The flatware we were looking at was marked “IS” and “1847”. I didn’t know what either meant. I wondered if 1847 was the year it was manufactured. It seemed early, but who knows.
Bronwyn hovered over the set, staring into space, her mask covering what I imagined to be pursed lips, searching the files of her brain for something. She broke the silence with an impressive memory flex. “It’s International Silver! They were the company that bought Rogers Bros. 1847 is the year they started making sets. It’s not real silver.”
Bronwyn clarified her Beautiful Mind moment later that day.
“I helped your dad sort through some silver one time. He told me a story about the Rogers Bros.”
All told, I’ve lived with my parents for more than twenty-five years.  I’ve helped my father sort a billion pieces of silver and heard a kazillion stories. Bronwyn listened to one story, remembered it, and then used it to avoid an ill-fated purchase? Eeeeeeeasy, Slumdog Millionaire. While Bronwyn performed a mental gymnastics routine, I stood beside her, mouth-breathing, pretending to think, while I contemplated switching my coffee for hers (I knew she had only had like three sips and mine was nearly empty). Not my finest hour.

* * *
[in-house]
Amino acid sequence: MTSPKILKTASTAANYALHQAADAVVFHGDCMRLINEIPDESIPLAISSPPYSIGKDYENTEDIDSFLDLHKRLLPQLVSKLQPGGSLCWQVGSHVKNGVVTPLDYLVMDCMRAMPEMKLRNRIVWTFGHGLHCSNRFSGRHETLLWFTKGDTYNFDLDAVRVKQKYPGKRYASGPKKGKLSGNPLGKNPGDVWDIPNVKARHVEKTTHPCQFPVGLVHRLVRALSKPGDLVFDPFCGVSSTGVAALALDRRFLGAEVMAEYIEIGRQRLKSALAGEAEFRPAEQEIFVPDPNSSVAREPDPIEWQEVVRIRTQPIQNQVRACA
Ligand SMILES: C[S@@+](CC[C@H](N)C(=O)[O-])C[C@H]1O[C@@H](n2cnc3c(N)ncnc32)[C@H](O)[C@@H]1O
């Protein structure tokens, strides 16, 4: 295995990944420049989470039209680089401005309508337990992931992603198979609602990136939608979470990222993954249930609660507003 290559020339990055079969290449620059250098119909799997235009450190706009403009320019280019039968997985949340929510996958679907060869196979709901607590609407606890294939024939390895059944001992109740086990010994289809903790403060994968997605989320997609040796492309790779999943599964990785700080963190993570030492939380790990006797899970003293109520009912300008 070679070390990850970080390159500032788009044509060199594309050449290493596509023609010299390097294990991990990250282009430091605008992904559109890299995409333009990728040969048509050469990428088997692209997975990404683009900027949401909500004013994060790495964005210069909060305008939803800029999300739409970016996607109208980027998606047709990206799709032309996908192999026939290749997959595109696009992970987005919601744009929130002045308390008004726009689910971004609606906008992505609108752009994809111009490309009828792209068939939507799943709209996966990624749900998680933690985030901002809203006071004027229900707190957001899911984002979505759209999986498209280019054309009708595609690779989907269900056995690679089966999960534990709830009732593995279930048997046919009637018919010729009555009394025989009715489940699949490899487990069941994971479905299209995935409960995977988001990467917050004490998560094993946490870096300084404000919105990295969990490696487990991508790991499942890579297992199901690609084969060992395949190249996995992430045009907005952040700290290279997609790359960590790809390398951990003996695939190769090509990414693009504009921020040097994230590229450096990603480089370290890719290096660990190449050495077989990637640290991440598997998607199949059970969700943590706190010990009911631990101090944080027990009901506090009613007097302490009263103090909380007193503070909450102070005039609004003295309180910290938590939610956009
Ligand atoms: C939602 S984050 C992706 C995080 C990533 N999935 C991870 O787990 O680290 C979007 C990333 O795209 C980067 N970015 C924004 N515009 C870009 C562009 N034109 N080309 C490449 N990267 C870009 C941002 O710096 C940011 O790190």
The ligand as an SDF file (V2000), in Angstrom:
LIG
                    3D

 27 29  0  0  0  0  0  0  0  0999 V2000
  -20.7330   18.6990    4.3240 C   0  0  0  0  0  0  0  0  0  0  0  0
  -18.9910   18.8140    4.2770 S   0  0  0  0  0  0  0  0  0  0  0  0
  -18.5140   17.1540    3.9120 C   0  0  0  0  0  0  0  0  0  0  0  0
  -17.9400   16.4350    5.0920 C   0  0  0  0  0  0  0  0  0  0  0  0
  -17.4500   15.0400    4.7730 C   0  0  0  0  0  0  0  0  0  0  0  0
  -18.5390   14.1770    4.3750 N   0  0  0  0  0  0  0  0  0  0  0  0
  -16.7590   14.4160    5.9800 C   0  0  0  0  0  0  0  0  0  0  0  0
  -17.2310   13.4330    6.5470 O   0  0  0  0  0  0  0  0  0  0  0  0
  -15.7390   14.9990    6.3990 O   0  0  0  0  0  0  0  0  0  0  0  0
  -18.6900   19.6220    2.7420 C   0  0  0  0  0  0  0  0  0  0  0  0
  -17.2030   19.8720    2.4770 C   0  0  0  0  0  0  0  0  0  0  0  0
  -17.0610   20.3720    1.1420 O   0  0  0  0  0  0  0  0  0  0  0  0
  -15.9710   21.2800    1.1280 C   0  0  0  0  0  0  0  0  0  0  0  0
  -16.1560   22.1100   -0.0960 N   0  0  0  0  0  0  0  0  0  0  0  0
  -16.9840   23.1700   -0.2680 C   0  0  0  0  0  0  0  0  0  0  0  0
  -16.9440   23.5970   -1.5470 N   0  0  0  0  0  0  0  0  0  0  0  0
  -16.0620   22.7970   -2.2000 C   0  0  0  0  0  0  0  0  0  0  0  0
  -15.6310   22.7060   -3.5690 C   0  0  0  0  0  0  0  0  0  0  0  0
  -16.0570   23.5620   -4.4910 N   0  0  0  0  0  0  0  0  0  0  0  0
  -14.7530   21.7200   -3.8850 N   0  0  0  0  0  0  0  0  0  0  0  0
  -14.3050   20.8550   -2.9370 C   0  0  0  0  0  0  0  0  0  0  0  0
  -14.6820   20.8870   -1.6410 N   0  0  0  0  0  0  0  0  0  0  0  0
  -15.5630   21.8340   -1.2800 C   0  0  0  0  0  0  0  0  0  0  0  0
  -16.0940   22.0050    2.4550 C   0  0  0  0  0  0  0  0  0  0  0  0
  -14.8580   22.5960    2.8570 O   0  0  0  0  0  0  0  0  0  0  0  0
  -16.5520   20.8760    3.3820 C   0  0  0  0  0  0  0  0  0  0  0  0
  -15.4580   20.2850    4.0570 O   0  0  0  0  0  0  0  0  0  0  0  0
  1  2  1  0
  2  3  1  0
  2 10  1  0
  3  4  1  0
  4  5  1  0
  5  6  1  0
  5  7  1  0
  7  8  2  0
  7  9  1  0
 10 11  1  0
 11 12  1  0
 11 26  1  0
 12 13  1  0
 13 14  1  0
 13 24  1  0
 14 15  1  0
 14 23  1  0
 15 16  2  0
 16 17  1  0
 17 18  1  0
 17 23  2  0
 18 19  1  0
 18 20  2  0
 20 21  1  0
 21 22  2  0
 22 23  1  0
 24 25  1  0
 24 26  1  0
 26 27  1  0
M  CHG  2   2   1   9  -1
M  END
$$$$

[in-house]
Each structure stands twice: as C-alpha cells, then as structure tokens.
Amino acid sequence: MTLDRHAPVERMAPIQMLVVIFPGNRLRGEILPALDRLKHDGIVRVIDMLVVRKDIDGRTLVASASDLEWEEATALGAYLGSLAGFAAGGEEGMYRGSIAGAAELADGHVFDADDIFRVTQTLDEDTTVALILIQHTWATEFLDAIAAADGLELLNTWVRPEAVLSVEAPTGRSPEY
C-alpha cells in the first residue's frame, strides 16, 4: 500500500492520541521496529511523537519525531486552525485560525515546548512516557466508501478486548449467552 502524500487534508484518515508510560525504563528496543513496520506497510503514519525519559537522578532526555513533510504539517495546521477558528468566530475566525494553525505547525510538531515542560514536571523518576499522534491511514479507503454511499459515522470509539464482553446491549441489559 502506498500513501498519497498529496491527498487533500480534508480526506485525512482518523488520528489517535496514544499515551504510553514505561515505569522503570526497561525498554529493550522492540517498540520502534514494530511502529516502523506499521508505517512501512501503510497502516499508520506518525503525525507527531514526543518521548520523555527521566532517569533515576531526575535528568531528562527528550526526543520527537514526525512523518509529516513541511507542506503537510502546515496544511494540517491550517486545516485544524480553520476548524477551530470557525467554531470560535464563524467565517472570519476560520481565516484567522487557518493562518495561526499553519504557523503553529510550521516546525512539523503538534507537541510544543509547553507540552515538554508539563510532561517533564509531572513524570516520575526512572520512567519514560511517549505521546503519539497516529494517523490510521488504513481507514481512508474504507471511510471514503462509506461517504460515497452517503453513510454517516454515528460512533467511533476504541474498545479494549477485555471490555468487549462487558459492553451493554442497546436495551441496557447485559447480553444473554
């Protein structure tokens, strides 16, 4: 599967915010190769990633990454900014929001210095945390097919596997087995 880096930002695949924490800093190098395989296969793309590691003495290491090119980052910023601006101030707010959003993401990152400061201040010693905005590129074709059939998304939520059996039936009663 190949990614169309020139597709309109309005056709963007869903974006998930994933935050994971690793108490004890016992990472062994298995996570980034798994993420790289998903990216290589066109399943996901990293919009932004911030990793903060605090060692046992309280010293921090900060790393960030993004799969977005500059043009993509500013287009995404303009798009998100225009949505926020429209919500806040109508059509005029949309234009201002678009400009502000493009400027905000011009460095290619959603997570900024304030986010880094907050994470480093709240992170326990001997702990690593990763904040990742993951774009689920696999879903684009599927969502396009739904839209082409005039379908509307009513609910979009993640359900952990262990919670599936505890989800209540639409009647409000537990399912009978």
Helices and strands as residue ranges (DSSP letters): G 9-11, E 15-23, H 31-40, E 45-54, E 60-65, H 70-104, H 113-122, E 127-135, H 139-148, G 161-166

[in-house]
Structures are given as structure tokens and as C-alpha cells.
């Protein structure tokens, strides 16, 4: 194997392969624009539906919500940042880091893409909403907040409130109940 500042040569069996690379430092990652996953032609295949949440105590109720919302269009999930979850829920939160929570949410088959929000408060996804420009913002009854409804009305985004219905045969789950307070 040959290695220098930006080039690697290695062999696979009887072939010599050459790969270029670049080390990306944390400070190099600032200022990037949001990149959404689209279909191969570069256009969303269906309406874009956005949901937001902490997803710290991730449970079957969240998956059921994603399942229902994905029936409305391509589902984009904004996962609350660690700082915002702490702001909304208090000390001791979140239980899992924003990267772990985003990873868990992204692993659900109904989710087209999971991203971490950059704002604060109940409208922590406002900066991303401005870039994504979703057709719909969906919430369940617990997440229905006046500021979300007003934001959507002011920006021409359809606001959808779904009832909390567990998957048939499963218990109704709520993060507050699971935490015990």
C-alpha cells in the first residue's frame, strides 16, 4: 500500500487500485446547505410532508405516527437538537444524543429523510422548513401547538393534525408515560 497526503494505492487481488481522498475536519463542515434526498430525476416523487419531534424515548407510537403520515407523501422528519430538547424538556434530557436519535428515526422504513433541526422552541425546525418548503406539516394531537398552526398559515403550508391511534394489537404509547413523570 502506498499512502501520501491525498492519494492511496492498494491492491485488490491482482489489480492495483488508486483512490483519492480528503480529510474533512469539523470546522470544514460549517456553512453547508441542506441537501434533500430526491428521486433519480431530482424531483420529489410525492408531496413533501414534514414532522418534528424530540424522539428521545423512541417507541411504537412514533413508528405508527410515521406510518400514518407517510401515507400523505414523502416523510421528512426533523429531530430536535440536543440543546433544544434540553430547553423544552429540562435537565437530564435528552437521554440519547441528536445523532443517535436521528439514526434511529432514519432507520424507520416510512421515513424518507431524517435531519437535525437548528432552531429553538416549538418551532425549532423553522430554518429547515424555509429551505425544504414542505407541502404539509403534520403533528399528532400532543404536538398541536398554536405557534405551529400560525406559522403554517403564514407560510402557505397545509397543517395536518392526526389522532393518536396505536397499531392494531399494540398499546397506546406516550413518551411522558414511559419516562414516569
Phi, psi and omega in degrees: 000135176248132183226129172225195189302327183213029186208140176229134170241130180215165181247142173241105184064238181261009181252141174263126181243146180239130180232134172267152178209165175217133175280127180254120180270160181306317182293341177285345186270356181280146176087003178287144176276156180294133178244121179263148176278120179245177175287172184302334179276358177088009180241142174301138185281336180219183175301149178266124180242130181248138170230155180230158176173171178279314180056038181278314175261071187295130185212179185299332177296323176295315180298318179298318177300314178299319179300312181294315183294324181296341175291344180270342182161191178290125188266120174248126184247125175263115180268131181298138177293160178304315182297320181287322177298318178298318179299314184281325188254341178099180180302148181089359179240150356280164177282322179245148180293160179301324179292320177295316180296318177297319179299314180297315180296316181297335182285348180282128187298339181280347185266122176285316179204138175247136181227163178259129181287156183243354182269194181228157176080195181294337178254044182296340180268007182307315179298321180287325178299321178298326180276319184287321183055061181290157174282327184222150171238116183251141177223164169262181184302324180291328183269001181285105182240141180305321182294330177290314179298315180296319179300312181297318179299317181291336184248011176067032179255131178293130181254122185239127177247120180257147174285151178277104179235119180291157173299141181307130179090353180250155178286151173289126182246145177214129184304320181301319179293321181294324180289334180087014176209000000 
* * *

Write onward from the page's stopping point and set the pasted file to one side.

Don’t do the math. It doesn’t check out. Or maybe it does, depending on your opinion of me.
We searched the sale a bit longer, I flipped through some artwork. There were numbered prints, hand-signed in pencil. The subject matter wasn’t anything especially noteworthy. I didn’t recognize the artist, which was saying just north of nothing. All the prints were priced uncomfortably high for me. They weren’t unfair numbers per se, most hovered around fifty dollars, but nothing that made for an easy buy.